Life, Marriage, Relationships, Singleness, Uncategorized

Enough with Cliquey Church Social Groups: Why we Need to be Intentional in Creating Community at Church

A few weeks ago we were visiting a couple from our church who have a young baby. As we were talking a sad reality came to light. It seems that social connections at church are largely determined by the presence of children or one’s marital status.

Not until this couple had a child did some of the other women in her age group begin taking an interest in her. Perhaps this was because they couldn’t find any commonalities other than being of the same faith, age, gender or also being married. Maybe they were too preoccupied talking about their children they forget about other conversation topics. Whatever the reason it’s unfortunate that one has to be a mother to be noticed by those in her same demographic.

This occurs not only on a female to female basis but on a couple level. A couple may be married in their mid 20’s and not have any children. At the same time there is another couple around the same age who do have children but beyond a cordial acquaintance level these couples will never really hit it off. Perhaps the couple with children want to prioritize making friends with other families so their children will have friends or maybe they feel that beyond being married they have nothing in common with the other couple.

Dating couples and individuals also face the same kind of dismissive attempts at friendship. Based on the fact that they are not in the exact same stage of life despite being the same age. As a result, they are disqualified from interacting on deeper than acquaintance level.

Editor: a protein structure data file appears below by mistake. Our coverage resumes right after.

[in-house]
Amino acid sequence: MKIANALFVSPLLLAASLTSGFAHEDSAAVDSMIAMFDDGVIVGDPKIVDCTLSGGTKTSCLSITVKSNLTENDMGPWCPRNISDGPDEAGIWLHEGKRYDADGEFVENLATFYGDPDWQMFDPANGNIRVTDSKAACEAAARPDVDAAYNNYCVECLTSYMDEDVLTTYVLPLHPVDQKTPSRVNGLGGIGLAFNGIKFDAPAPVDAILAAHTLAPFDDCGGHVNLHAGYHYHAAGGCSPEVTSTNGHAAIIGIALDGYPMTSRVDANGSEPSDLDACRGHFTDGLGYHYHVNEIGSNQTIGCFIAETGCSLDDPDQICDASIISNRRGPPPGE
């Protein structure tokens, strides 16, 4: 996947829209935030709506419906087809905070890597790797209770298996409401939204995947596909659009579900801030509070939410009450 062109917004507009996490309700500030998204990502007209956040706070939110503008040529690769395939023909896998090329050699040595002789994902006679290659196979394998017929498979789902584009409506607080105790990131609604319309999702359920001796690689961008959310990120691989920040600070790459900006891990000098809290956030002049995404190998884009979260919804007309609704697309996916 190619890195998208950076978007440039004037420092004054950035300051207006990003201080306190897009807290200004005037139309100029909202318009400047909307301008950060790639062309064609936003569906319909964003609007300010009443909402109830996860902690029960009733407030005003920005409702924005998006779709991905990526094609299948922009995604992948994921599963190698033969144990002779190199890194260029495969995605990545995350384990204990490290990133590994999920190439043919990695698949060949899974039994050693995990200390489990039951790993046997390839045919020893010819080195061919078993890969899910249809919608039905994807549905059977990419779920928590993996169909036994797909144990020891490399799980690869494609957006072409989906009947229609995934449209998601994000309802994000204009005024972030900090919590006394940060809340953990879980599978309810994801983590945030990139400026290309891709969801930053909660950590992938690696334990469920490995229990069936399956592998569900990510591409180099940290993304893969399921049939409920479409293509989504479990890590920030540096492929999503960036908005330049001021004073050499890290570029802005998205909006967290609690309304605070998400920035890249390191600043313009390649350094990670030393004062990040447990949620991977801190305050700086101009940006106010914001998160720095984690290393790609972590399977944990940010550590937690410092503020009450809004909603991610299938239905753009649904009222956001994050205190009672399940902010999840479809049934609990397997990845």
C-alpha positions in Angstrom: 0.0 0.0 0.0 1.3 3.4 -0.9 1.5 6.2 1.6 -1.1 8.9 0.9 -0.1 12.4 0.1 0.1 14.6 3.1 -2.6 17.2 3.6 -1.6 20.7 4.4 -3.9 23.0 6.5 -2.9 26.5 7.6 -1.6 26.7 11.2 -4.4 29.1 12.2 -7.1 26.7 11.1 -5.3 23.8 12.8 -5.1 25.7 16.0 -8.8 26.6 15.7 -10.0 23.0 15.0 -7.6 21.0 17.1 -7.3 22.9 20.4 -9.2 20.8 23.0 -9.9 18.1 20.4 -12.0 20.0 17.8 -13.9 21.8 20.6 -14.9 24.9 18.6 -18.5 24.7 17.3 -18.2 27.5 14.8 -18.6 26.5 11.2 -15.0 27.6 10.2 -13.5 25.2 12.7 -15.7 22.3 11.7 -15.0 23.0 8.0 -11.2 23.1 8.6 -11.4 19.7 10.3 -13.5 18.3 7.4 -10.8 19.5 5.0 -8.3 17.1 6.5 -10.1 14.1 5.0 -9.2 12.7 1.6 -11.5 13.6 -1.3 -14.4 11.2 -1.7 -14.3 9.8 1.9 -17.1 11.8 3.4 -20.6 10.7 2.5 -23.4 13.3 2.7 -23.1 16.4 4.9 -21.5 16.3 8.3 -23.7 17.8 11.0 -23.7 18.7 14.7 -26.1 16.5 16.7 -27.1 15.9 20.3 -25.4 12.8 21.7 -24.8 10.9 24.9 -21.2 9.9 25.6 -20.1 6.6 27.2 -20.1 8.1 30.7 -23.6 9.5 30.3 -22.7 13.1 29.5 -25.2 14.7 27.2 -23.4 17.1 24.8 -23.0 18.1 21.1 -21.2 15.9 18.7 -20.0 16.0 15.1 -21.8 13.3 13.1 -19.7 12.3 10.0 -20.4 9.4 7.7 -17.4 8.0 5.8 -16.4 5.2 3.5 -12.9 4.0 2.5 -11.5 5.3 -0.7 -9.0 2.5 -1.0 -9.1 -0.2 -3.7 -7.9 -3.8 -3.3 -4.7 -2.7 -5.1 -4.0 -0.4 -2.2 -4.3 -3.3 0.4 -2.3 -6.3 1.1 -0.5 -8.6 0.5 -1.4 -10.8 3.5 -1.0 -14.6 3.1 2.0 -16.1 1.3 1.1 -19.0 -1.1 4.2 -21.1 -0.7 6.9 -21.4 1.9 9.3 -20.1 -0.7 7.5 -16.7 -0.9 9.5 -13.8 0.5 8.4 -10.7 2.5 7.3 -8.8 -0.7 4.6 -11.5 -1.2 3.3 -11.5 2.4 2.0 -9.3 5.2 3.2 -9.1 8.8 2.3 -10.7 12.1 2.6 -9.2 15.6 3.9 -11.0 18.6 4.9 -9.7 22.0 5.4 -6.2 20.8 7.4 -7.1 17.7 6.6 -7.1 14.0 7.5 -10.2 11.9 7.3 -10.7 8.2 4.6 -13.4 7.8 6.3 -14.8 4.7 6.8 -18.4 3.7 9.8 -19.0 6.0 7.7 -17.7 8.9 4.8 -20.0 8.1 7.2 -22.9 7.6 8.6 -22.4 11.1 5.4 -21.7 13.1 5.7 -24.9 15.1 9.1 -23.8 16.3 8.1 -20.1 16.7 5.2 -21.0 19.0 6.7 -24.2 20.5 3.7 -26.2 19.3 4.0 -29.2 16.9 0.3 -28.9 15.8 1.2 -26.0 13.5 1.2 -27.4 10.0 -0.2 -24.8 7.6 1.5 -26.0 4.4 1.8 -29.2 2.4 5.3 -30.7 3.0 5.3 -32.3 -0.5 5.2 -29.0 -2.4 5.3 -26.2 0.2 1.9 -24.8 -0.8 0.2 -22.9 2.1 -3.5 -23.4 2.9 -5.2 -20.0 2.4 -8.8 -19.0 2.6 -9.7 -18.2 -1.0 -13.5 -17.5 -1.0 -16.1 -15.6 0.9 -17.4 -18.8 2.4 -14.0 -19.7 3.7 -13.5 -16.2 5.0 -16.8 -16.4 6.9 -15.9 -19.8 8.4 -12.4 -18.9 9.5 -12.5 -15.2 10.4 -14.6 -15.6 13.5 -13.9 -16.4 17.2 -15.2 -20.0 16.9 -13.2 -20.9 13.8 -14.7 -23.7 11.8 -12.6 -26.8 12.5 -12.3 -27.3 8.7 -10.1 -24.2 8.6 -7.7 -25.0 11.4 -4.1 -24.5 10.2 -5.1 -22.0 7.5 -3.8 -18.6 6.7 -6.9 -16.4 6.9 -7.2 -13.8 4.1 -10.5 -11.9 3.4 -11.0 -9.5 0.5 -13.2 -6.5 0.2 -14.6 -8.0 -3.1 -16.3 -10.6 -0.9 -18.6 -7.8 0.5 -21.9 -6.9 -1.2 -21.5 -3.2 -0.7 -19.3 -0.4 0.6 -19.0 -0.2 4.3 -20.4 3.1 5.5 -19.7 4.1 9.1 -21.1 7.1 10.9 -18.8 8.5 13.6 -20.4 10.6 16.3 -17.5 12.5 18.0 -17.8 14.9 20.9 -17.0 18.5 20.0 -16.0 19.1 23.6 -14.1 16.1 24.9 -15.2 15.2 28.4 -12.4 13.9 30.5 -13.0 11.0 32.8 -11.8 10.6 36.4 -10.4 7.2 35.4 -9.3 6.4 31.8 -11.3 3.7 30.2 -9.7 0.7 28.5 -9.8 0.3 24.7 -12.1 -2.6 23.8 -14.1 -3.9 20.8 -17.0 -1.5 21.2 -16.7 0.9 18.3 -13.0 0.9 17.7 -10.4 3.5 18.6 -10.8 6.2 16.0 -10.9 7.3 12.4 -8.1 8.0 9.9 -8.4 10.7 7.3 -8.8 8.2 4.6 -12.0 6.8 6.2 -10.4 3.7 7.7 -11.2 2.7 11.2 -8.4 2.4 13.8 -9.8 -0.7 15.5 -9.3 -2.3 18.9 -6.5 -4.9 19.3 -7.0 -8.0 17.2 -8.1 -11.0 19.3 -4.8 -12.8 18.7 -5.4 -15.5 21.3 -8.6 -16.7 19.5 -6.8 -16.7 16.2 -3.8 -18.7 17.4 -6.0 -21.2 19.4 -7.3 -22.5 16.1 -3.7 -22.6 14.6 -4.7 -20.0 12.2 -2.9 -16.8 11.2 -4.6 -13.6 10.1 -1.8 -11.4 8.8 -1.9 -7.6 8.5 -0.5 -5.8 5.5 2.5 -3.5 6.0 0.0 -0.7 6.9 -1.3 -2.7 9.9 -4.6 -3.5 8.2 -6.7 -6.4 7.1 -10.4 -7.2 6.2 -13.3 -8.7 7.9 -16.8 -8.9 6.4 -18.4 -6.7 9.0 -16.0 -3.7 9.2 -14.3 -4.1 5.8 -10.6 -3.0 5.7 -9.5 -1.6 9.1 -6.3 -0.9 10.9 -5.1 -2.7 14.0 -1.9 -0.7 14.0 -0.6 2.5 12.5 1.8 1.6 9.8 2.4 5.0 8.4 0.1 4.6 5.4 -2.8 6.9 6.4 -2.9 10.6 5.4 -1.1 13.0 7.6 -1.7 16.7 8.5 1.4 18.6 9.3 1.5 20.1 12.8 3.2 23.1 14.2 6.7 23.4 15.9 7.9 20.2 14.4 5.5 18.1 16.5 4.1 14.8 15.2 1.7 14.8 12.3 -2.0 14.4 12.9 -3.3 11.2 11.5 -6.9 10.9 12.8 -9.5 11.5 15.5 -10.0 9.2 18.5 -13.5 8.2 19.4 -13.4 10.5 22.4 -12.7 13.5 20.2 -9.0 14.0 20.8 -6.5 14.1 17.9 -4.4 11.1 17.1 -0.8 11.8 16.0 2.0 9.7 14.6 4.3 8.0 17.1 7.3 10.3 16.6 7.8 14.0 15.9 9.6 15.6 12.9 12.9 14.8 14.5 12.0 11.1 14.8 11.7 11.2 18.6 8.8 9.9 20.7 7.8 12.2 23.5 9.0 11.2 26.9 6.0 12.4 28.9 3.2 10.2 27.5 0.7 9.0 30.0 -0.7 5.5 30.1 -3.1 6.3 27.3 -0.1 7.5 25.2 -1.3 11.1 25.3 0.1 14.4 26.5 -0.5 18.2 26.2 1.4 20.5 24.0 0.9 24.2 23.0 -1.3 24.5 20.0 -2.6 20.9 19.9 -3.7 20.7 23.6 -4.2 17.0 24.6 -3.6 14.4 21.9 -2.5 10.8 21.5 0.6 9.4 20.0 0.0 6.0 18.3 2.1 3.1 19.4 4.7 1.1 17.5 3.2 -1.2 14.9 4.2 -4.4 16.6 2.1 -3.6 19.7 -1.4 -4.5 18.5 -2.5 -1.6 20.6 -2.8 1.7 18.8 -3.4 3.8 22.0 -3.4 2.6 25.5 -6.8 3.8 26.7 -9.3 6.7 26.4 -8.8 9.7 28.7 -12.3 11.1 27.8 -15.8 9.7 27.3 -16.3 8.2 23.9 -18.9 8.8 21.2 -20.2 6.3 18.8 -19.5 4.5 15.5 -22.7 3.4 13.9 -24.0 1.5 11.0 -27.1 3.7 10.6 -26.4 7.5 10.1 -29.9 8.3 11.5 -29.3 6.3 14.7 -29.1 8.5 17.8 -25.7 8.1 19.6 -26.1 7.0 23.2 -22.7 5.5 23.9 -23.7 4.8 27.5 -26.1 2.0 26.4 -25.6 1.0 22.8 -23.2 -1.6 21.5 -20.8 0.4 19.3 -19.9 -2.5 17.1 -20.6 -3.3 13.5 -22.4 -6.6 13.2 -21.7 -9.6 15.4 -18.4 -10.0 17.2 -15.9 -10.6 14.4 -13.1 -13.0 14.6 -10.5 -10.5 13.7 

How Does This Cliquey Behaviour Begin?

Most times it starts when an individual moves from being single to the highly idealized state of being a boyfriend or girlfriend.

As soon as a couple starts dating they “need” couple friends. So little by little, they decrease the amount of time they spend with their single friends. Or soon after a couple gets married suddenly all the married people have something super in common with them and start to notice them. The downside to these seemingly natural but isolating behaviors is that people who are not married, don’t have children or who are single get stigmatized. For example, if by a certain age you haven’t reached the right level in your social circle people start to ask questions, make judgments or just exclude you.Maybe you don’t get invited to board game night because you’re not part of a couple. Or certain jokes go over your head because you don’t have a spouse to identify with. Yes, these interactions hurt even if they are not intentional. A more detrimental outcome of segregation by life stage is when it involves ministry.

Take, for example, Sunday School.

In some churches that I have attended Sunday School is divided for the adults into classes based on life stage. First, there is the Young Adult (college and career) class, followed by the young married class and so on. One can only move up when they reach the proverbial achievement of marriage.

I have so many thoughts about this… Yes, marriage is good but why are we making it something that grants exclusive access to a Sunday School class? What are we saying to those not married? That they aren’t spiritual enough to move on? It feels like marriage is inherently demonstrated to be a gift given to those who are more spiritual than the single person.

Yes, marriage is good but why are we making it something that grants exclusive access to a Sunday School class? What are we saying to those not married? That they aren’t spiritual enough to move on? It feels like marriage is inherently demonstrated to be a gift given to those who are more spiritual than the single person.